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Aug 18

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Teens and Oral Sex

“More Teens Have Oral Sex Earlier Than Vaginal Intercourse” headlines a story–based on a 2007-2010 CDC study of teens and sexual behavior–posted at USAToday on 8/16/12. The only problem is that the headline gets a key finding of the CDC study wrong. In truth, the percentage of 15-17 year old teens who engage in oral sex significantly earlier in time than they eventually engage in vaginal intercourse (about 1 in 4) has remained relatively constant for the last ten years.

When you first read the headline above, did it generate fear or or some other emotion?

Beware!! Sex sells, and stories about teen sexuality, especially those that in some way seem frightening or “scandalous,” sell especially well. Given the frequency with which these stories and headlines appear, and the hype about teenage sexuality that media continually generates, most Americans would never guess, for example, that the percentage of teenagers in the US who have ever engaged in either vaginal intercourse or oral sex has actually declined over the past teen years!

There are some fascinating findings in this report, however, and the study itself is very worthwhile reading. Here are some interesting sound bites reported by USAToday, and by the New York Times (“Sex Life of Teenagers Is Subject of Study,” 8/16/12).

  • Two-thirds of teens and young adults (15-24) have had oral sex — about as many as have had vaginal intercourse.
  • Many sex researchers had believed that oral sex was being used to defer vaginal sex, but that doesn’t seem to be the case for most teens today.
  • Girls and boys in the study had given and received oral sex equally, a finding suggesting that the gender differences found previously no long exist.
  • Condom use is unlikely during oral sex, even though several STIs–sexually transmitted infections–can be spread this way).
  • The CDC findings suggest that educational efforts aimed at teens and young adults about the transmission and prevention of STIs need to be expanded.
  • In interpreting the relationship between oral sex and vaginal intercourse among teen couples, Dr. John Santelli, professor of clinical population and family health at Columbia University’s Mailman School of Public Health, has said, “I think what kids do is get involved in a relationship, then at some point decide they’re ready to initiate vaginal sex, then probably engage in a whole repertoire of behaviors with that same partner.”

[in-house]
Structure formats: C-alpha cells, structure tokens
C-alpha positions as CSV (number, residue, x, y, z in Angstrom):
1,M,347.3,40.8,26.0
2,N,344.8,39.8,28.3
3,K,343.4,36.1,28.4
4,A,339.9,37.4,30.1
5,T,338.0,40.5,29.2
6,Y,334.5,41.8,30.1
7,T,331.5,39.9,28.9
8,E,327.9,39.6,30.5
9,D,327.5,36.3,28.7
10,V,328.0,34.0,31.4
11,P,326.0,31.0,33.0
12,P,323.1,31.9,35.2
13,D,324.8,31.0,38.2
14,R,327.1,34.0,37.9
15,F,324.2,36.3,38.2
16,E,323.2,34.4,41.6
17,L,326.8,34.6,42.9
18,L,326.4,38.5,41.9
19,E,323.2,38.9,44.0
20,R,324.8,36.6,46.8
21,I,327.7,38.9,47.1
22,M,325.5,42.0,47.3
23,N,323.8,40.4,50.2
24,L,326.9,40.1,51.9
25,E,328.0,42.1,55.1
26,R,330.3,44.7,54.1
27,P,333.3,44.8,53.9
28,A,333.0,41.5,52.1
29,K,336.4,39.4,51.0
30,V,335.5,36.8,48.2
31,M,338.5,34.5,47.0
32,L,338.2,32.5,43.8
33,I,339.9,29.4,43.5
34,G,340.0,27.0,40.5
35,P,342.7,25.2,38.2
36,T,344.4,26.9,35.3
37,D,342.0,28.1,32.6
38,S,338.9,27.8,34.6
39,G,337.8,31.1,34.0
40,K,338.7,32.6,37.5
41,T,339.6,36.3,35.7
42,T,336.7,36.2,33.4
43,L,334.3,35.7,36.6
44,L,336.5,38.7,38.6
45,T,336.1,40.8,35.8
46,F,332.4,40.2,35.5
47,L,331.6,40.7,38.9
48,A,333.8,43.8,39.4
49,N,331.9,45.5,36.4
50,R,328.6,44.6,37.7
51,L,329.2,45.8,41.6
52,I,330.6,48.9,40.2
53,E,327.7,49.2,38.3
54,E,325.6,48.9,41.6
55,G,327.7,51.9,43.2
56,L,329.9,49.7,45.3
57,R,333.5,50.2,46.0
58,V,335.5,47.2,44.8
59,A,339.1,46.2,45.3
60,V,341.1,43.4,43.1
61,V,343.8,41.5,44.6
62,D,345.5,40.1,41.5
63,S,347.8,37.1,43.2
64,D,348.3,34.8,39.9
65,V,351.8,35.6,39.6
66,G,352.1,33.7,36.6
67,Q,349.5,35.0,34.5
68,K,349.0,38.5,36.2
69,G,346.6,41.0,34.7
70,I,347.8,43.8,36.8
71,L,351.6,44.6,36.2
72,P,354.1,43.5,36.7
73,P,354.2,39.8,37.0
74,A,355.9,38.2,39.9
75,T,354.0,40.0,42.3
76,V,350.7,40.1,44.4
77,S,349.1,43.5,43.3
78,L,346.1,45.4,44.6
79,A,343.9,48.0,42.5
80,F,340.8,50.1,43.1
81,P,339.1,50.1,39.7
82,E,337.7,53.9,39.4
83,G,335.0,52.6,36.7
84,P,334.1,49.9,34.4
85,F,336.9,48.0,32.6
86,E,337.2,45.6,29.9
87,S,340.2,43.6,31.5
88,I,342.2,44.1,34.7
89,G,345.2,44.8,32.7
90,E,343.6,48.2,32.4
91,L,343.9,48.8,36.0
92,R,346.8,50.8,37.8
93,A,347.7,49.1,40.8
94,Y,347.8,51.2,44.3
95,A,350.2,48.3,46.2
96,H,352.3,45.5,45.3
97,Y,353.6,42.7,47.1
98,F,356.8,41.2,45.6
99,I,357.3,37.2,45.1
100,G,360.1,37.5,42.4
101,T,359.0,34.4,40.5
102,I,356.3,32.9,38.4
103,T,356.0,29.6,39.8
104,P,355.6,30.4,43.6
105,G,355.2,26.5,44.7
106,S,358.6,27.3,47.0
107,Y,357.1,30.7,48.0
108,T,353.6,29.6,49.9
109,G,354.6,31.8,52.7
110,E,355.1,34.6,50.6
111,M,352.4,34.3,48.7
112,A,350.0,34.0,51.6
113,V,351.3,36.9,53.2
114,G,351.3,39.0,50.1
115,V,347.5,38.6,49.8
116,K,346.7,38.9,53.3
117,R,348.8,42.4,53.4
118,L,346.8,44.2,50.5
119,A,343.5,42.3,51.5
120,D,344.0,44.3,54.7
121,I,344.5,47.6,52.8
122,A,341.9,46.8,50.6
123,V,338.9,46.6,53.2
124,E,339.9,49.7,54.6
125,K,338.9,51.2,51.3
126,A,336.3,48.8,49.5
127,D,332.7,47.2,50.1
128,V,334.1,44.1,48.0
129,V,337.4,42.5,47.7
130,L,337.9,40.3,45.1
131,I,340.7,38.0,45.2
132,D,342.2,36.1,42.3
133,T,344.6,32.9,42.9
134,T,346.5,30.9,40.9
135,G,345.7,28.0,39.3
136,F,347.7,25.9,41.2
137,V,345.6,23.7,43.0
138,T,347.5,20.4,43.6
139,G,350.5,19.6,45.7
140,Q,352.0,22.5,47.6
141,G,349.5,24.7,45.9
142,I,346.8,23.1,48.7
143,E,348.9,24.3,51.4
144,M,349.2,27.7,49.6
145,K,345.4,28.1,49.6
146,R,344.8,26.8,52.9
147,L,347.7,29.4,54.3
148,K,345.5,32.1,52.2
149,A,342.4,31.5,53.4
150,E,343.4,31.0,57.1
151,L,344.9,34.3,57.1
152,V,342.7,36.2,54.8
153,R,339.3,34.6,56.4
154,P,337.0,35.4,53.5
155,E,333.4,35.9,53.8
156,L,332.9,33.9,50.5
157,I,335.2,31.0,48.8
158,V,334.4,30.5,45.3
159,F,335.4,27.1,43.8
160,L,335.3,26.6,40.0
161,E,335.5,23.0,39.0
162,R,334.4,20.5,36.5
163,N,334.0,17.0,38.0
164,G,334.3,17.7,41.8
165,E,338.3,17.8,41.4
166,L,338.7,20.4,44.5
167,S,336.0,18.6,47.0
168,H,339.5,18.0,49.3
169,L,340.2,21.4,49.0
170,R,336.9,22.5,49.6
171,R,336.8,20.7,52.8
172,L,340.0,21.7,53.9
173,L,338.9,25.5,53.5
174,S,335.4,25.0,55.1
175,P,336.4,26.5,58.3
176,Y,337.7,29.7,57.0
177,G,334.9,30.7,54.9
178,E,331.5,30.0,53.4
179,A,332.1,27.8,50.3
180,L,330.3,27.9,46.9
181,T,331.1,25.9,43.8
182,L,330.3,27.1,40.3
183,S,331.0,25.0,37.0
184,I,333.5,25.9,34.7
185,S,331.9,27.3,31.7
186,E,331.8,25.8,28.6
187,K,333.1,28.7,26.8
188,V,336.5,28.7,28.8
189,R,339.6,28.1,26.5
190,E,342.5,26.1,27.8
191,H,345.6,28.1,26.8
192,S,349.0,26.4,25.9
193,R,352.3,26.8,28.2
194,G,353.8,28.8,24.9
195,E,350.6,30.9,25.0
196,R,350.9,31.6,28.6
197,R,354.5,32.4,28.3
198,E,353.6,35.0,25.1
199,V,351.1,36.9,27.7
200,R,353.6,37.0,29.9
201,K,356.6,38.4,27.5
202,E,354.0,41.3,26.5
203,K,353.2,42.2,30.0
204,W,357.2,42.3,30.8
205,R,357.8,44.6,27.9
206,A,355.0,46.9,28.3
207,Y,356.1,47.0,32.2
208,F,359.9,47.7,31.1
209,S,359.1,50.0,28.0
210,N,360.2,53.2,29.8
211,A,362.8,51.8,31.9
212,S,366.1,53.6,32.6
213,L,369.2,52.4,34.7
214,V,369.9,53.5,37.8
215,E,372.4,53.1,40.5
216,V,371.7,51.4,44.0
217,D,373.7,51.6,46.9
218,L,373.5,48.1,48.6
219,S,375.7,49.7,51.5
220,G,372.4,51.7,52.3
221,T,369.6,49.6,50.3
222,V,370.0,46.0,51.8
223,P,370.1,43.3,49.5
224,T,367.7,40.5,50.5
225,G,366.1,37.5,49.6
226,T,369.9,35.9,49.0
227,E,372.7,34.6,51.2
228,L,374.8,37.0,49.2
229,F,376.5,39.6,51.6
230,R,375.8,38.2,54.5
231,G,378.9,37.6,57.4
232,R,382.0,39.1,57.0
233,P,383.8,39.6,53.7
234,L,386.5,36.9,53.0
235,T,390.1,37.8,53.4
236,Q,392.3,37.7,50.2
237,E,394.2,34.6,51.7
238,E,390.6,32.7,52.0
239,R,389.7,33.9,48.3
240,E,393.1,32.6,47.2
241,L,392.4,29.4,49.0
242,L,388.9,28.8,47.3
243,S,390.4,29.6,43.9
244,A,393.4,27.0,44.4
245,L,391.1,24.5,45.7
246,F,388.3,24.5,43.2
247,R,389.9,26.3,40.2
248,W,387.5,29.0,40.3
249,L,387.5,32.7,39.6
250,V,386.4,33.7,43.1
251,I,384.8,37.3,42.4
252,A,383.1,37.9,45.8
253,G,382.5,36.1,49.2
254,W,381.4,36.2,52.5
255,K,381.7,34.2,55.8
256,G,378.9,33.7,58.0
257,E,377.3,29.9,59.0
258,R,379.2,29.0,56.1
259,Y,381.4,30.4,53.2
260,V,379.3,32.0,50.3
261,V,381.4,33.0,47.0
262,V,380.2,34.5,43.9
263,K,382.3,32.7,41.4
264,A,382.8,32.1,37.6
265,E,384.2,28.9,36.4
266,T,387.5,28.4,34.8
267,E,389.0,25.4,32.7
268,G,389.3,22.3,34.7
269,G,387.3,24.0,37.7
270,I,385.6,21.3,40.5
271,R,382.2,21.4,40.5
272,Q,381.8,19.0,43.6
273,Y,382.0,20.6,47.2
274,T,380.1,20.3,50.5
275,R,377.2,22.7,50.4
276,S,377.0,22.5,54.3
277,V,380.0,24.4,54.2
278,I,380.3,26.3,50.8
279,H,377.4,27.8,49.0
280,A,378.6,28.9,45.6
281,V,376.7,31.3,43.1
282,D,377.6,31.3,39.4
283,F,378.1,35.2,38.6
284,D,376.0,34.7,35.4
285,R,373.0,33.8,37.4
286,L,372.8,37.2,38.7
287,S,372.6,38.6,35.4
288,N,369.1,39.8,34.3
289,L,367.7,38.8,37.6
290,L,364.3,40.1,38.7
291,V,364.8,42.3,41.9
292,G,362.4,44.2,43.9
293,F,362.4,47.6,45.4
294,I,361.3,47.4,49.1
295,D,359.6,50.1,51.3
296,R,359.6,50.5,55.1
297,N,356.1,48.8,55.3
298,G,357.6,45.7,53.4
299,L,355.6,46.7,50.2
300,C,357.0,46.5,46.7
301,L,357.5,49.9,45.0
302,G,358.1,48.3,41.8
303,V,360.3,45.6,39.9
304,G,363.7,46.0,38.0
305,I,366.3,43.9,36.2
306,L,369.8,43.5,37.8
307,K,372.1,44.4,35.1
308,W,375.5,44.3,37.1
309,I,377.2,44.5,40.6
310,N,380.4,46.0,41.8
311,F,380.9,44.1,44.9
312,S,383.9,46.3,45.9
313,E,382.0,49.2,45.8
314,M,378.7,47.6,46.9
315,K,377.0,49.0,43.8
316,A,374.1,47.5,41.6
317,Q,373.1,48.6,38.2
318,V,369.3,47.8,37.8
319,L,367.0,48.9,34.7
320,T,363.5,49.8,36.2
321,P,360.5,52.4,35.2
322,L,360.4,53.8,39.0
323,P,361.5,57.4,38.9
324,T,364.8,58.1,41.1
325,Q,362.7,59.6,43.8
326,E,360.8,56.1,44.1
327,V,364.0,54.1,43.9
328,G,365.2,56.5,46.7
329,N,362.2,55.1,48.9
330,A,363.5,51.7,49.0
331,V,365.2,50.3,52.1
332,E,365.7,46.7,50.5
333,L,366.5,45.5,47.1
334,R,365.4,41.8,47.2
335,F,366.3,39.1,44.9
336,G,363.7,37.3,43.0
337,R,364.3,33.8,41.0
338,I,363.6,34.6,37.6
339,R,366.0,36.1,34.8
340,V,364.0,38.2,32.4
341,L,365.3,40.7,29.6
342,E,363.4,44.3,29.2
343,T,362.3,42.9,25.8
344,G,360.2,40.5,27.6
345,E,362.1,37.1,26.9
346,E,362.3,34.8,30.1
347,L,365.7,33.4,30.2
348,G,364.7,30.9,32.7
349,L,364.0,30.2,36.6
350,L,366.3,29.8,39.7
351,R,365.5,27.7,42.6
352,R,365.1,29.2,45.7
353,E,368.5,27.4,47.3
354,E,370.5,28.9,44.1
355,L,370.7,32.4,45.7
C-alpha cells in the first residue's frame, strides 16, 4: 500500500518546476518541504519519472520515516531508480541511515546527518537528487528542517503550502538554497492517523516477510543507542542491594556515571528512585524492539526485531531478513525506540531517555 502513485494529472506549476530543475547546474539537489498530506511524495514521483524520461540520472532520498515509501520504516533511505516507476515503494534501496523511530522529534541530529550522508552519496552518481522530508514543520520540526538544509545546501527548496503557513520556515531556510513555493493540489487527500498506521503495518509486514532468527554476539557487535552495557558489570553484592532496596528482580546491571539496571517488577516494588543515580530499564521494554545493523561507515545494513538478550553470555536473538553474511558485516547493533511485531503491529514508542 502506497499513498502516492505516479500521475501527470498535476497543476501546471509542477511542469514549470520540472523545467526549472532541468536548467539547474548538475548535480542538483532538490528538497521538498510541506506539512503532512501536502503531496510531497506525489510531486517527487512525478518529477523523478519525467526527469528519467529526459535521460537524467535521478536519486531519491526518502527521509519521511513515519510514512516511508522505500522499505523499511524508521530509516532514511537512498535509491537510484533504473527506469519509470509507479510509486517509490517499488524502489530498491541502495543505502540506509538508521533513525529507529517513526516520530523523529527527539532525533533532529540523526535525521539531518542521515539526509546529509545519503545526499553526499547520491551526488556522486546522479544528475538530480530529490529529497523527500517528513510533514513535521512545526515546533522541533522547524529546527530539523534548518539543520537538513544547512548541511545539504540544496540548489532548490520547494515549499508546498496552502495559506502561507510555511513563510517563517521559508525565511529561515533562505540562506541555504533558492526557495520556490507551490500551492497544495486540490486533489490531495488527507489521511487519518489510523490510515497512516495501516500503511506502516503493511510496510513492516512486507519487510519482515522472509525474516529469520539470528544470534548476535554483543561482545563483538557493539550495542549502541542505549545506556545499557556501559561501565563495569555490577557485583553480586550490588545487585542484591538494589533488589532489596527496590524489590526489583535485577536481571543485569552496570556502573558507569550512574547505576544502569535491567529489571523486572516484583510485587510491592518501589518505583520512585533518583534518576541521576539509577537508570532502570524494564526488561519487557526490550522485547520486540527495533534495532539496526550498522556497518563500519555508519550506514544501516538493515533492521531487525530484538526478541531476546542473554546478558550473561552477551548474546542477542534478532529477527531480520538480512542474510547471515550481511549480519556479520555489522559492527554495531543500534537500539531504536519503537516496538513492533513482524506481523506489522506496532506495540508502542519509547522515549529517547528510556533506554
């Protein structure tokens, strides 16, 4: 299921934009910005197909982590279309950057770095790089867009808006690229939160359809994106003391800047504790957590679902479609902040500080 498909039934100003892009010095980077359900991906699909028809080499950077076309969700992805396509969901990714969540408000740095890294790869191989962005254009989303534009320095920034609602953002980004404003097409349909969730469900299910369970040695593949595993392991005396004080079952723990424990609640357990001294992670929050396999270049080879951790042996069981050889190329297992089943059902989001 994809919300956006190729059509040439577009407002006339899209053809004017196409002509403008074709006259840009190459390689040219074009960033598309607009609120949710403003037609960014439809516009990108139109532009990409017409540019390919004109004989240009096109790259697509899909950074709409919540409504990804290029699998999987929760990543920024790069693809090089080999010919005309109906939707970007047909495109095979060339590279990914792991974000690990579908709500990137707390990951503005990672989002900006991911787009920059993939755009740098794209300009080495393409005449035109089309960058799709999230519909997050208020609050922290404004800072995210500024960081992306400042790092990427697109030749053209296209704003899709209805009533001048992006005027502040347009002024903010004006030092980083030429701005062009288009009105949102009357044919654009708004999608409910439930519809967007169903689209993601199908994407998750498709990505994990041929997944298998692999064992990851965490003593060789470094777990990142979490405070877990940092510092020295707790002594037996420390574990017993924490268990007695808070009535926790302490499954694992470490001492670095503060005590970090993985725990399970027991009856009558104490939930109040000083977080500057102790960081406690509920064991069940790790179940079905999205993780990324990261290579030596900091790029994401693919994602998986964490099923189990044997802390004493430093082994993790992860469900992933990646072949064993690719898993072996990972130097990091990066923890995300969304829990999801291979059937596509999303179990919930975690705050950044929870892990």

Two personal observations and thoughts:

1. Notice that the CDC research focused only on teens who were engaging in heterosexual behaviors. It’s important to ask why. Gay and bisexual teens deserve to be studied as well–so why are they so often left out of studies of “teens”? When we equate “teen sex” with “heterosexual teen sex” we deliver a powerfully negative message: if you’re gay, you don’t count, and we don’t care about or want to help you.

2. I understand full well why we need to focus on the worrisome problems of teen pregnancy and the transmission of STIs, and that’s why we need good data on who is doing what with whom and at what age. I am waiting for the day, however, when our culture and our researchers care just as much about the human components–the emotional, social, physical, intellectual, and ethical contexts in which teens are engaging in sexual behaviors–no matter the specific body parts they might juxtapose, or the genders they might be.

  • How well prepared do they feel for the experiences they are having?
  • To what extent are their experiences positive or negative, nourishing or destructive?
  • How are they feeling about what they are doing?
  • Why and how do they make the decisions they make?
  • How did or do they now feel about the other person?
  • What was the nature of the relationship between the two partners, and how did that matter?
  • To what extent were feelings of sexual pleasure and arousal experienced by each partner?
  • To what extent were their decisions made in an egalitarian way, and in the absence of coercion, pressure, or force?
  • What values did each bring to the experience?
  • How did each feel about their treatment of the other person, and how did each feel about the treatment he or she received?

If we want young people to think about and embrace their sexuality as a component of their whole selves, and as a central part of our humanity, we have to give up our obsessive and near singular focus on which parts are rubbing which.

Here are links to the articles:

http://www.usatoday.com/news/health/story/2012-08-16/cdc-oral-sex/57079768/

Here’s information on accessing the CDC’s full report: “Prevalence and Timing of Oral Sex with Opposite-sex Partners Among Females and Males Aged 15-24 Years: United States, 2007-2010,” was published in National Health Statistics Reports (2012;56) and can be accessed by visiting http://www.cdc.gov/nchs/data/nhsr/nhsr056.pdf.]



 

 

Permanent link to this article: http://sexandsensibility.net/2012/08/18/more-teens-have-oral-sex-earlier-than-vaginal-intercourse/

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